We were surprised when People Magazine contacted us. We aren’t celebrities — never have been and never want to be.
We just want to be a family that encourages the world that living simply and frugally creates a rewarding, fulfilling, and fun life.
It amazes us that people in the world are amazed at our lifestyle. We have fun and laugh a lot and they just can’t figure out why.
Is it possible that people who have all of the stuff that the world says really matters are missing out on the things that stuff can’t buy? Things like peace, joy love, and relationships?
Meet the Frugals
By VICKIE BANE
How An Arizona Couple Raised Five Kids and Nearly Paid Off Their Home on $42,000 a Year—with Money to Spare
They have a five-bedroom house with a pool in Scottsdale, Ariz., take vacations and wear brand-name jeans: all on an average yearly income of $42,000. “All we’re doing is living below our means,” says Annette Economides, 47, who with husband Steve shares secrets of thriftiness in their bestseller America’s Cheapest Family Gets You Right on the Money.
For the past 26 years, the couple has stretched their dollars by shunning credit cards, rarely dining out, and paying cash even for such big-ticket items as their used ’99 Ford van.
The couple took a marriage prep class that emphasized budgeting, allowing Annette to homeschool their five kids—John, 25, Becky, 23, Roy, 19, Joe, 16, and Abbey, 14—while Steve worked as a graphic designer. And by making extra payments on their mortgage principal, they are close to paying off the $220,000 fixer-upper they bought in 1994. Says Steve, 51: “We stay on an even keel no matter what the economy does” because we use a simple household budget system that helps us manage our money and keep our living expenses low.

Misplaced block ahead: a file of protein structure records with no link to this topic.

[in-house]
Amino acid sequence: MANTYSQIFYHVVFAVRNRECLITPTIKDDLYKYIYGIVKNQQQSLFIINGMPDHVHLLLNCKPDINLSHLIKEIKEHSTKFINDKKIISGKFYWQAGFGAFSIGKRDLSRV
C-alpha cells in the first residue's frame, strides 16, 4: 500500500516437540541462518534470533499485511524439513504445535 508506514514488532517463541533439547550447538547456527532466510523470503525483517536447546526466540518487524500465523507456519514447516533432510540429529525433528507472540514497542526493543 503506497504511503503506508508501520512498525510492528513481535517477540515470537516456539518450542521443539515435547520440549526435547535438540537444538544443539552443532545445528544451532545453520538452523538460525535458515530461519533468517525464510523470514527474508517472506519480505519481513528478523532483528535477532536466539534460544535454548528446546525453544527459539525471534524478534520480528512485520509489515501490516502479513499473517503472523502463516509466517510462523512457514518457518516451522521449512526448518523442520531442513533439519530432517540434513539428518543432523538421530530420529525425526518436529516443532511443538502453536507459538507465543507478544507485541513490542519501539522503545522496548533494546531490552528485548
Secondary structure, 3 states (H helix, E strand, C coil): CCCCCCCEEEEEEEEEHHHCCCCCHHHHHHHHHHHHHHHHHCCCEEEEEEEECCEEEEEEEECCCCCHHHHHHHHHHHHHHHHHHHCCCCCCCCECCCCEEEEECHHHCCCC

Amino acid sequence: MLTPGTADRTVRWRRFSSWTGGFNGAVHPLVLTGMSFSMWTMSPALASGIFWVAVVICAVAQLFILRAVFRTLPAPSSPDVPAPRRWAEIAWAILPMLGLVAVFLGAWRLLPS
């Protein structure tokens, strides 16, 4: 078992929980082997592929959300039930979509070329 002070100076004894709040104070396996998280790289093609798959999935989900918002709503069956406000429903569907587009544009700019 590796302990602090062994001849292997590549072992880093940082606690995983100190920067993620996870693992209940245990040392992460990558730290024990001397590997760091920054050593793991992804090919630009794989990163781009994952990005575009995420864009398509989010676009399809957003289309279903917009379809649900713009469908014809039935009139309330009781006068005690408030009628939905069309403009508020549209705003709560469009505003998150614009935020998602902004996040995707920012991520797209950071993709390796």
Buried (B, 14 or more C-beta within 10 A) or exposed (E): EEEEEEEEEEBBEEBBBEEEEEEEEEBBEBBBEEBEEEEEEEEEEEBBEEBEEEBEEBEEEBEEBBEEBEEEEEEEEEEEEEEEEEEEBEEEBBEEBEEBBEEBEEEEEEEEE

THEY SHOP FOR GROCERIES ONLY ONCE A MONTH
They have cut their grocery bill in half or more. Armed with coupons and walkie-talkies, Annette and Steve search for sales at Bashas’ supermarket in Scottsdale. Recent purchases include:
• 8 20-lb. turkeys
• 15 cans of baked beans
• 6 gallons of whole milk
• 12 loaves of bread
• 15 1-lb. packages of pasta
• 10 dozen eggs
HOLIDAY SAVING TIPS
Have kids make wish lists. “They may not get it all, but they know they’ll get something they want,” says Steve.
Go potluck. “We provide a main dish, everyone else brings drinks and hors d’oeuvres.”
Try a white elephant exchange: Guests wrap and bring inexpensive items from their homes. “It’s regifting, but we all howl with laughter,” says Annette. “Something you thought was so stupid, people are fighting over!”
Don’t wait. “Giving is in our yearly spending plan,” says Steve. One idea: The post office ships flat-rate care packages to U.S. soldiers for $10.95.
OTHER FRUGAL THINGS THEY DO
- Outfits for the Family $71
- Rehabbed a $220,000 House
- Average Monthly Food Bill $350
- Clipping Coupons
- Looking for Deals
- Freezing Future Meals